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Transformers: War for Cybertron

Written by: Big Ross, CC2K Staff Writer

ImageThis is definitely a game that is more than meets the eye.

In the Transformers movie (2007) Optimus Prime references the long (and well known to fans) war with the Decepticons, a war that ravaged their home planet of Cybertron. Aside from a brief, holographic flashback we see little to nothing about this war. In the recent release of Transformers: War for Cybertron, you not only get to learn more, but also fight on the front lines and on both sides of the war between the Transformers. Is it a war worth fighting? Read on for my review to find out. Transformers: WFC is essentially a third-person shooter with a twist, that twist being you can transform into a vehicle. The game never offers an explanation as to why, if transforming into distinctly human-centric vehicles serves a disguise function, the Transformers would utilize this ability on Cybertron, but to be honest no explanation is needed. A good bit of the fun is in exploiting the transforming abilities of these otherwise ordinary robots. With the exception of one or two levels focused on aerial maneuvers/combat and designed for Transformers that turn into jets, there aren’t distinct levels that require one form (vehicle/robot) over the other. Instead, Transformers: WFC gets it right in allowing players to quickly transform back and forth at will with a single button push.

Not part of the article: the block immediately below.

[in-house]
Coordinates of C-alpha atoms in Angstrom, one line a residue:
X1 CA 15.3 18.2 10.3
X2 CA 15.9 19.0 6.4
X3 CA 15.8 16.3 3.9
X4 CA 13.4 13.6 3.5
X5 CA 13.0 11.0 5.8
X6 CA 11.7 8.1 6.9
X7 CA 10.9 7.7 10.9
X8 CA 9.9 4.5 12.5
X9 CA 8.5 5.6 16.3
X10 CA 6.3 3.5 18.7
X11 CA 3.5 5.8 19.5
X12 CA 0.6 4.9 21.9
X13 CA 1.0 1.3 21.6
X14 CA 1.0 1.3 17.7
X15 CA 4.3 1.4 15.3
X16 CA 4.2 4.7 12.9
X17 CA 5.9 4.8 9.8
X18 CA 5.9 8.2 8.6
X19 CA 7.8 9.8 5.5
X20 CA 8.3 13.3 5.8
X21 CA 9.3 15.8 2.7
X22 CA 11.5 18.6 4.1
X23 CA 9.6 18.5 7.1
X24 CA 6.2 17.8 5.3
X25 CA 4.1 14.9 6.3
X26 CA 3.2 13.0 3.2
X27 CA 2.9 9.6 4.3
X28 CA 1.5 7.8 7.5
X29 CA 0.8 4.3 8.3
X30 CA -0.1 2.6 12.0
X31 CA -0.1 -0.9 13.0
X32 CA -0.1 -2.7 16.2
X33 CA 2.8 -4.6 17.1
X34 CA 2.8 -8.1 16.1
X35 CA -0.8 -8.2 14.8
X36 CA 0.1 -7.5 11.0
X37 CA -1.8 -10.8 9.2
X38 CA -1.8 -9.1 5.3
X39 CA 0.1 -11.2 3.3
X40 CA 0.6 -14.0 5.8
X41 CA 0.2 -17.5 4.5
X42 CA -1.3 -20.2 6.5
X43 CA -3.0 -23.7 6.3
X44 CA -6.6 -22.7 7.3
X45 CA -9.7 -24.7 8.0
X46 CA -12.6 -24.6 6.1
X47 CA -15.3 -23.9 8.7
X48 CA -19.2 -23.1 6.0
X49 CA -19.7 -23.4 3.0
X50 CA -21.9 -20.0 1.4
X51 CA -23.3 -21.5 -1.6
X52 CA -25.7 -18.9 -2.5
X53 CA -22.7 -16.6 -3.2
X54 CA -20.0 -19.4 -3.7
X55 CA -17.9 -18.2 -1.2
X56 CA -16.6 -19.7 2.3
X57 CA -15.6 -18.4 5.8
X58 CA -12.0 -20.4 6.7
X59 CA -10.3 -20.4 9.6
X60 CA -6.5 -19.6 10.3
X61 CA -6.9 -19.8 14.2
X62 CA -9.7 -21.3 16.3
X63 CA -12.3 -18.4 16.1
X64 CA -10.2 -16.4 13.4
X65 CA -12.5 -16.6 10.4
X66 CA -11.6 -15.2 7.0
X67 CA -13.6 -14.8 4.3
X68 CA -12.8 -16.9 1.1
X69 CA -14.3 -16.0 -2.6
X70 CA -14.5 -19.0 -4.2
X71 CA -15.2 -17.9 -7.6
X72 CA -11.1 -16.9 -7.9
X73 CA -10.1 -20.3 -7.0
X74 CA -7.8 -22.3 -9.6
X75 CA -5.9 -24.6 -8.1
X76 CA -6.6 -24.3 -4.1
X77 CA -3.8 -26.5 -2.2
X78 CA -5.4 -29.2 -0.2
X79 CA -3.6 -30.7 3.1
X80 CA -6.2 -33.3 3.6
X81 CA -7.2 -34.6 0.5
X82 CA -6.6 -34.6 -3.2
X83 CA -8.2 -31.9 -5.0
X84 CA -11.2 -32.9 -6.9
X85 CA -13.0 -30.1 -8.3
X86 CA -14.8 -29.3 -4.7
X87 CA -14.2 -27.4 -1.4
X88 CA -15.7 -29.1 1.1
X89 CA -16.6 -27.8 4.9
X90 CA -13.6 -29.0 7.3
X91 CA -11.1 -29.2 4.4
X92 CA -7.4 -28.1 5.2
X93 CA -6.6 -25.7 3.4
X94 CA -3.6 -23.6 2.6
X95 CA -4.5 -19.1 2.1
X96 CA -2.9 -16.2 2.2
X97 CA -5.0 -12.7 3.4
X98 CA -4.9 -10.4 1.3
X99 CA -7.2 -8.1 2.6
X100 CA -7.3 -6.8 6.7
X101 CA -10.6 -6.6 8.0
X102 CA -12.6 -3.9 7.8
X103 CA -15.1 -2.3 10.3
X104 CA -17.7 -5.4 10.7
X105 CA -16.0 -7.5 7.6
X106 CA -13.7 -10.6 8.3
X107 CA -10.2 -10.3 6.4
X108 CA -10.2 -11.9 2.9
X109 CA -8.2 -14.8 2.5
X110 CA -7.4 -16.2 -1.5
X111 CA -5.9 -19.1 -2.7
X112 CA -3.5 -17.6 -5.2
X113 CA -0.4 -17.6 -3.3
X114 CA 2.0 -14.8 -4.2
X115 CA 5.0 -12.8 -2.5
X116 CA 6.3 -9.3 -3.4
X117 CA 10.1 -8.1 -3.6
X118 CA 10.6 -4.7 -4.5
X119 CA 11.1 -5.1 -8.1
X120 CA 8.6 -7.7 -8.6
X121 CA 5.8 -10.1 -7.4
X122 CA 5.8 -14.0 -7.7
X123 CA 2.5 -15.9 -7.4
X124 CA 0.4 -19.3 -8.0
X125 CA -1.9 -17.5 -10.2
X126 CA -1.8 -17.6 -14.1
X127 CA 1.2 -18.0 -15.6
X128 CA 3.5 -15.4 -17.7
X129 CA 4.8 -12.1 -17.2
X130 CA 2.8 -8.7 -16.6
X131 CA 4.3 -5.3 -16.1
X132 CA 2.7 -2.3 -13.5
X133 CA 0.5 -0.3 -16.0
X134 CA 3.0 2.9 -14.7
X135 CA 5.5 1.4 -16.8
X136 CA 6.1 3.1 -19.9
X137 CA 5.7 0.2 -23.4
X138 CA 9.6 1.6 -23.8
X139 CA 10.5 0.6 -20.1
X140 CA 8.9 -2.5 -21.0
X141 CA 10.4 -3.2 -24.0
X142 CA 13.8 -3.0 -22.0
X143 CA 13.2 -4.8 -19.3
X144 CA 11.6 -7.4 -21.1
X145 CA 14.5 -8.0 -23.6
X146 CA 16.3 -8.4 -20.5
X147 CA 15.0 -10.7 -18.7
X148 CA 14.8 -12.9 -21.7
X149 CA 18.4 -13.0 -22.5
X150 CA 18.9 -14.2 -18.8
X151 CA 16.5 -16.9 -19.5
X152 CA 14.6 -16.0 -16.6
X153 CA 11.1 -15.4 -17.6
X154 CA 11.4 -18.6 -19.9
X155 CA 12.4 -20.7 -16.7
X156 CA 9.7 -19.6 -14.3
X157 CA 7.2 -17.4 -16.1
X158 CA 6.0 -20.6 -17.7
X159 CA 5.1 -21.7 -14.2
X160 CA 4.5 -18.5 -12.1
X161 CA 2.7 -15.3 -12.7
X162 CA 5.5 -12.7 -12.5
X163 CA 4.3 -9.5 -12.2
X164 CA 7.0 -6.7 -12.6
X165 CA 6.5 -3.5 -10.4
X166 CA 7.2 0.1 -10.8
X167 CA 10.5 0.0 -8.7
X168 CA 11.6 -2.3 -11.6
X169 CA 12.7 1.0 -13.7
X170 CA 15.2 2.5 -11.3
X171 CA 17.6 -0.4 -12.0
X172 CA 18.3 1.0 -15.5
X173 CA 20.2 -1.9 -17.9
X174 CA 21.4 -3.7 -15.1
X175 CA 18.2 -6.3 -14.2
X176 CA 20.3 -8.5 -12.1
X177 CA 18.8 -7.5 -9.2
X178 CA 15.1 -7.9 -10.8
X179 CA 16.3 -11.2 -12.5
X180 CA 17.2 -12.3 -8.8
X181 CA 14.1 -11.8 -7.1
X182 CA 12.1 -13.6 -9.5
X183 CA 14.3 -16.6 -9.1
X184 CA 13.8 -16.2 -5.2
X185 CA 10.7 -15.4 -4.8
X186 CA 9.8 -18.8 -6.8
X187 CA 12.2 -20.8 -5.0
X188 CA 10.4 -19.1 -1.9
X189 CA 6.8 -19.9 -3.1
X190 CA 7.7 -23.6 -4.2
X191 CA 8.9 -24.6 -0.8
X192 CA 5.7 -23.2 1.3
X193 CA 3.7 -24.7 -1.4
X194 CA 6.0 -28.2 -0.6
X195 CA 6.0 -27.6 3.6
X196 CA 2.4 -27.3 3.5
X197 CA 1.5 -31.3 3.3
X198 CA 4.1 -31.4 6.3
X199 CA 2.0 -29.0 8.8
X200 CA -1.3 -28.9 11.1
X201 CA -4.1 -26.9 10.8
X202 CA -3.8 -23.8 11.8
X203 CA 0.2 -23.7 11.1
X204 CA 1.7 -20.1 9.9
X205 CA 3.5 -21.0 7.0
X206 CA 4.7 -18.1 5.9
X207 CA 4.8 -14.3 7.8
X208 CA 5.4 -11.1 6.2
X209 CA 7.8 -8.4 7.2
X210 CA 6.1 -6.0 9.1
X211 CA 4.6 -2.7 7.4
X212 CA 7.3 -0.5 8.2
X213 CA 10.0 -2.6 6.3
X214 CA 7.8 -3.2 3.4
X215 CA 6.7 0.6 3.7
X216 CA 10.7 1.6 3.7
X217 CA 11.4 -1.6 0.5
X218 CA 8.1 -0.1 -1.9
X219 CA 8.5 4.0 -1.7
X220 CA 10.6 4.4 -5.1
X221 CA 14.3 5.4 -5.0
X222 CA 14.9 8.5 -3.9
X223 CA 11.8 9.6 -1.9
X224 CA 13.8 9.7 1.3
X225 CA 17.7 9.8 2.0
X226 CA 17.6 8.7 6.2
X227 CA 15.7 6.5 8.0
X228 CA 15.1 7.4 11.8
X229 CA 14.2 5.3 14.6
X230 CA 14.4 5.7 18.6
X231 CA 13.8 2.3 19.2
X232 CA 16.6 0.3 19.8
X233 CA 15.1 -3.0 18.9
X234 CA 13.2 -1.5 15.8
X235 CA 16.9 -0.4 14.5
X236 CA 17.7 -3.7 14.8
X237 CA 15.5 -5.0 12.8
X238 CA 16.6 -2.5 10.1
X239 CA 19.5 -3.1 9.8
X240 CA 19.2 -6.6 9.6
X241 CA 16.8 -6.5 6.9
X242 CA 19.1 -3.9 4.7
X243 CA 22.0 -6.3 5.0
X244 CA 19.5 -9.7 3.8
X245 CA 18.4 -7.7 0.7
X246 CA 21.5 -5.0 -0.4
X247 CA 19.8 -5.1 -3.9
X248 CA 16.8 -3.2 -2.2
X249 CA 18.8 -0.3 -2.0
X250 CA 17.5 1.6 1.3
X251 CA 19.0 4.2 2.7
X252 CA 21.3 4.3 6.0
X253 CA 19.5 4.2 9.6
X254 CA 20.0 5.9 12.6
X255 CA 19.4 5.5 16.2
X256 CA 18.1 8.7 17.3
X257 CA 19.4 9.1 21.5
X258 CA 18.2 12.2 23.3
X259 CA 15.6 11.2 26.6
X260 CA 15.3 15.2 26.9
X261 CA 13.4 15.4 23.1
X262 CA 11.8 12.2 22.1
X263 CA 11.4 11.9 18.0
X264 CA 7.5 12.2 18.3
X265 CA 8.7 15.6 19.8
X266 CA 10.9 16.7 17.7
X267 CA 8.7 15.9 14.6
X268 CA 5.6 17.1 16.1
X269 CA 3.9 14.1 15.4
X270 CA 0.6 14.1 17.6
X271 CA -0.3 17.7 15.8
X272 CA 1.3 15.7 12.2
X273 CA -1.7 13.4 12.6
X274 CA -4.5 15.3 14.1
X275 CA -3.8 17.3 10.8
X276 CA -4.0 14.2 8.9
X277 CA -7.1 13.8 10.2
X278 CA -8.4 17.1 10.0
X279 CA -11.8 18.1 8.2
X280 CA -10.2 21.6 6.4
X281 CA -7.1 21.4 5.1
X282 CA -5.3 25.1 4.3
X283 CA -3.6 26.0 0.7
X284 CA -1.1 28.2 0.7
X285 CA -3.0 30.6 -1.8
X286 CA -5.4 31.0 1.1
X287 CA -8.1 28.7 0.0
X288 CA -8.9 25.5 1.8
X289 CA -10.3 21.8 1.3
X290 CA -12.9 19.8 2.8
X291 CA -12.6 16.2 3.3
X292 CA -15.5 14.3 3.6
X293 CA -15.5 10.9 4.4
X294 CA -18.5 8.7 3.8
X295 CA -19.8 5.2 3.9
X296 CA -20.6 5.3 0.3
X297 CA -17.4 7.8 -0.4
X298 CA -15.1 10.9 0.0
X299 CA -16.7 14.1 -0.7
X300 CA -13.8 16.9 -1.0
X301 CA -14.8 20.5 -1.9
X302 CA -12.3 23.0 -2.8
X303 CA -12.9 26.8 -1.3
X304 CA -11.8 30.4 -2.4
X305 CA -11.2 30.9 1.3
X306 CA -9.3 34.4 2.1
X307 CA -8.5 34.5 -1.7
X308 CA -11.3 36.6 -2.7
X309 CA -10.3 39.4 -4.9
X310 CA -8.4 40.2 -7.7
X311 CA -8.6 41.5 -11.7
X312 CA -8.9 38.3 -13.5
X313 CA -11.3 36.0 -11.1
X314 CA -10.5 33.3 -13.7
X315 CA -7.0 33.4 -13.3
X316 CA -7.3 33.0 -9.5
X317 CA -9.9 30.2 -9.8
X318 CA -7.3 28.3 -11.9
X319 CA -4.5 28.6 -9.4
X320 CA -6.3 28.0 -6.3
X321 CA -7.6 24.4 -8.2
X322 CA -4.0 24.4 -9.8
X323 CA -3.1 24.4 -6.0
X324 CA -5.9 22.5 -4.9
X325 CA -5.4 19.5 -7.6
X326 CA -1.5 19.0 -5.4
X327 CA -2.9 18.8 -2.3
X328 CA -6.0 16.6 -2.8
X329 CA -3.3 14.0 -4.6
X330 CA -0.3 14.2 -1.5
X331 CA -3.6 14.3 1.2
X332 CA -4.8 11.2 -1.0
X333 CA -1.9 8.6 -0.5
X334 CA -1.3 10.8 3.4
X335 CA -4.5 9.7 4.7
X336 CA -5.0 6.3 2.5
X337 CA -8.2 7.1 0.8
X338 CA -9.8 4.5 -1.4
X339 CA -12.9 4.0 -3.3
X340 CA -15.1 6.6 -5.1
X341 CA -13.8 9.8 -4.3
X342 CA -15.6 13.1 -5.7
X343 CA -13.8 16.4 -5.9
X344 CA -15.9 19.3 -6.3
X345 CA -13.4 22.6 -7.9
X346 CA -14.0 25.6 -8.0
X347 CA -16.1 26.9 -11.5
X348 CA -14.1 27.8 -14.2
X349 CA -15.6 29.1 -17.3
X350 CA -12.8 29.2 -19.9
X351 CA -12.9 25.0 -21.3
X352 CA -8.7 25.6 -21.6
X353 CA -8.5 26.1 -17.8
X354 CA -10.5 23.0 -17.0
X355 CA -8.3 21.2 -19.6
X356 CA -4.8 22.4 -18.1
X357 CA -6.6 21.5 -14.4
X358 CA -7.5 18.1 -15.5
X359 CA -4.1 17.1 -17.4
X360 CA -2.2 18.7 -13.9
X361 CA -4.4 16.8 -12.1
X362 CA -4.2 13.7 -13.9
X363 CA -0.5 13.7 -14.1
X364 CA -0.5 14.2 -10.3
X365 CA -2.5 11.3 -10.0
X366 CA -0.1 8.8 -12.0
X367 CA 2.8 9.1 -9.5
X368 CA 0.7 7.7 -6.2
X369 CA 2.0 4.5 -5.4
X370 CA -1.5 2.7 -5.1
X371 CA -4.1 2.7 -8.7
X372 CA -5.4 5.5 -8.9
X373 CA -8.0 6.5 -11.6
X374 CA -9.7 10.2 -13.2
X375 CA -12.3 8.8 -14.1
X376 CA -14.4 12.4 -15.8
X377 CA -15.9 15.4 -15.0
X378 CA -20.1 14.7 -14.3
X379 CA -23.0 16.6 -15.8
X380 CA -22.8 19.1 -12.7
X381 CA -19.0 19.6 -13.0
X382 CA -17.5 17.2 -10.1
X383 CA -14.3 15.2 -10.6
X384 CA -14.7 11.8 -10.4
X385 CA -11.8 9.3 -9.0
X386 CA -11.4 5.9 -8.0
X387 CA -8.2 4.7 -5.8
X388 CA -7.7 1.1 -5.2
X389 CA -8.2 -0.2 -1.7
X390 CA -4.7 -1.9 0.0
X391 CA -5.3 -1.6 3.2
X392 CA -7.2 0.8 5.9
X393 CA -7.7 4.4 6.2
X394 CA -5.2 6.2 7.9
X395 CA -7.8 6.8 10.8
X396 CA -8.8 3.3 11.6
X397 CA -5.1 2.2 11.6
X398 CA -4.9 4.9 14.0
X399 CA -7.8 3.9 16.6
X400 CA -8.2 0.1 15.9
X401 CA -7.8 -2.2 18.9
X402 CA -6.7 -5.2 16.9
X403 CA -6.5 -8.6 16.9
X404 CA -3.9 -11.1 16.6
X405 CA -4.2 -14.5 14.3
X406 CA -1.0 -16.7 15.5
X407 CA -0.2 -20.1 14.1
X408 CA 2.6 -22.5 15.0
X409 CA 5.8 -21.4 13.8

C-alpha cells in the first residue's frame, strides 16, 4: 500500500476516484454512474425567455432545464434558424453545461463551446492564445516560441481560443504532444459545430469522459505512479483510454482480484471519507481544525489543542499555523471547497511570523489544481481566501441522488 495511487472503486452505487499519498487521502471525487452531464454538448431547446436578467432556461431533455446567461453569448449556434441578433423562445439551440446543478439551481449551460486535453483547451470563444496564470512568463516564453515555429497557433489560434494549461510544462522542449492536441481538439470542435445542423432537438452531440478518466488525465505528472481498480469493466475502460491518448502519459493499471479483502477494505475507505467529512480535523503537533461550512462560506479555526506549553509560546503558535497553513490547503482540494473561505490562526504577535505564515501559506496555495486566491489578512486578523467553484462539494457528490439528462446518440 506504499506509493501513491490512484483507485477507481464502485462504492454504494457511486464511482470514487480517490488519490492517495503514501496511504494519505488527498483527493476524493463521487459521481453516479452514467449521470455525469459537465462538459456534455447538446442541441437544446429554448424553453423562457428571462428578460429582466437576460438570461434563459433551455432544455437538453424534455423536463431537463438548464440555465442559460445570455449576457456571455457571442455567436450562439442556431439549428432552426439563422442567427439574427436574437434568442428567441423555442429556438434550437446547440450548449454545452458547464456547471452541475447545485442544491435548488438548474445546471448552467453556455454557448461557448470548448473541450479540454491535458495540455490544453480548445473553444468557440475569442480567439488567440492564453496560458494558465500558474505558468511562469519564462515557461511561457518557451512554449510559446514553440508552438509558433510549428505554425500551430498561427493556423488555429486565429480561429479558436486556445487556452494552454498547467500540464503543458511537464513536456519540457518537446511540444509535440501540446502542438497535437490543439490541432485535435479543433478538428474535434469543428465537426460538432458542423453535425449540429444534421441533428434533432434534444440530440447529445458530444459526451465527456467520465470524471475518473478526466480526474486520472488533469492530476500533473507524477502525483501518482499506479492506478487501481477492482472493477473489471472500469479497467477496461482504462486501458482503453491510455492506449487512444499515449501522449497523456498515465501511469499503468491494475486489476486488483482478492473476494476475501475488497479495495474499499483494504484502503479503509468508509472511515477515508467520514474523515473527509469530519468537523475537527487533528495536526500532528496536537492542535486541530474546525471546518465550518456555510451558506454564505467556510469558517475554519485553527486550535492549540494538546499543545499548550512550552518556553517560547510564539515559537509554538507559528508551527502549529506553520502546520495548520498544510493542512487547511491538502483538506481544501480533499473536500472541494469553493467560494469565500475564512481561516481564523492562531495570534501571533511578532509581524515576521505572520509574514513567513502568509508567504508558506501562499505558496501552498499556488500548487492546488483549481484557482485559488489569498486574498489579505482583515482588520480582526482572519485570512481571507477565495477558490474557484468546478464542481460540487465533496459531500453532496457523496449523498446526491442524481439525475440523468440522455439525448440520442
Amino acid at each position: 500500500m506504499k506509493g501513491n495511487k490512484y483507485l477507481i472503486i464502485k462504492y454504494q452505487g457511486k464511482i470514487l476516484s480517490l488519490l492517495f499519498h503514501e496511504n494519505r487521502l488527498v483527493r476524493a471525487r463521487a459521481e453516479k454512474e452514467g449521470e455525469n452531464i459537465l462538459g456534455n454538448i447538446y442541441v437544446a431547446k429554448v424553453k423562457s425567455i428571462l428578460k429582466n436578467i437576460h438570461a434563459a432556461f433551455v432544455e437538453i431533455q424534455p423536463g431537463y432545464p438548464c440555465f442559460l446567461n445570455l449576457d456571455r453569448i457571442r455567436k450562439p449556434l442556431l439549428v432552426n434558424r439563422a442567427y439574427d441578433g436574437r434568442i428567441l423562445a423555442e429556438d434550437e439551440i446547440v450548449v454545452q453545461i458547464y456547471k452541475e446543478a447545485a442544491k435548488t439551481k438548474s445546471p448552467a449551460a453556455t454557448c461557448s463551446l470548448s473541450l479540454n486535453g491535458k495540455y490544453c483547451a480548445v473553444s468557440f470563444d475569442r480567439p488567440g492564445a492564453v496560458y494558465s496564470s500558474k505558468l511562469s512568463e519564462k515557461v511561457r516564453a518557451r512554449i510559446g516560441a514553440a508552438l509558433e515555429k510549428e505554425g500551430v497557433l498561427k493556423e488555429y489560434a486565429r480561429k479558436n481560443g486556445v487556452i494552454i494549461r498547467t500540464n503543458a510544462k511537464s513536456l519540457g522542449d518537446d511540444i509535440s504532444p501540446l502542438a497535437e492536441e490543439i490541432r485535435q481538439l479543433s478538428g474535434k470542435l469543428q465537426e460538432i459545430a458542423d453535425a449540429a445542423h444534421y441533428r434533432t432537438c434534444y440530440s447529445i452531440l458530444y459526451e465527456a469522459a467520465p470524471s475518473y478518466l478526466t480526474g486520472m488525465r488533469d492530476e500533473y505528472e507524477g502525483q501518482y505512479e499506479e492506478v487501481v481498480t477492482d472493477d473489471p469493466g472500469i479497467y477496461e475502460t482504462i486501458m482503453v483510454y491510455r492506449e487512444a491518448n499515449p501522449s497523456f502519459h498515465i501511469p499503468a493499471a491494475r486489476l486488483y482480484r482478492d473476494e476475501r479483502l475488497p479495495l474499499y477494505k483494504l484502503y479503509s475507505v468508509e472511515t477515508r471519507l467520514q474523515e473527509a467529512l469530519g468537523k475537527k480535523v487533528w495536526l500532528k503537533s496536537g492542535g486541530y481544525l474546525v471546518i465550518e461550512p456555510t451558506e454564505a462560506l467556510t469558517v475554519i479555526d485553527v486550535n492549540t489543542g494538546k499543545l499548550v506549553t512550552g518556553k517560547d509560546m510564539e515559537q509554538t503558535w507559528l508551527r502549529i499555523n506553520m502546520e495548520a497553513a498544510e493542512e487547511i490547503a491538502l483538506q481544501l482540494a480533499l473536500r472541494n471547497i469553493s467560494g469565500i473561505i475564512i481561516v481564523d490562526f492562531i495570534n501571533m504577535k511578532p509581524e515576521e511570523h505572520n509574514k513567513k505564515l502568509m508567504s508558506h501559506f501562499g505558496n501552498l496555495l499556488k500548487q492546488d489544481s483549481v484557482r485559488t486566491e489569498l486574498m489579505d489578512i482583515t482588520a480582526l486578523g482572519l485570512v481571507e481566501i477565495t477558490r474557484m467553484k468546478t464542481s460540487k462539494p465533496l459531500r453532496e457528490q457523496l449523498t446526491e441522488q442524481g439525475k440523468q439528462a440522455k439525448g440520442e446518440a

Most of the characters fans of the original toys and cartoons from the 80’s are familiar with make appearances in the game. Heavy-hitters like Optimus and Megatron are featured prominently throughout, and fan-favorites like Bumblebee, Ratchet, Soundwave, Starscream, and others are also playable characters. In robot form, aside from differences in size, there is little tangible difference between playable characters. Each is outfitted with a different starting weapon, and Optimus and Megatron have access to unique weapons not available to other characters, but I didn’t find it to be that different playing as one character or another.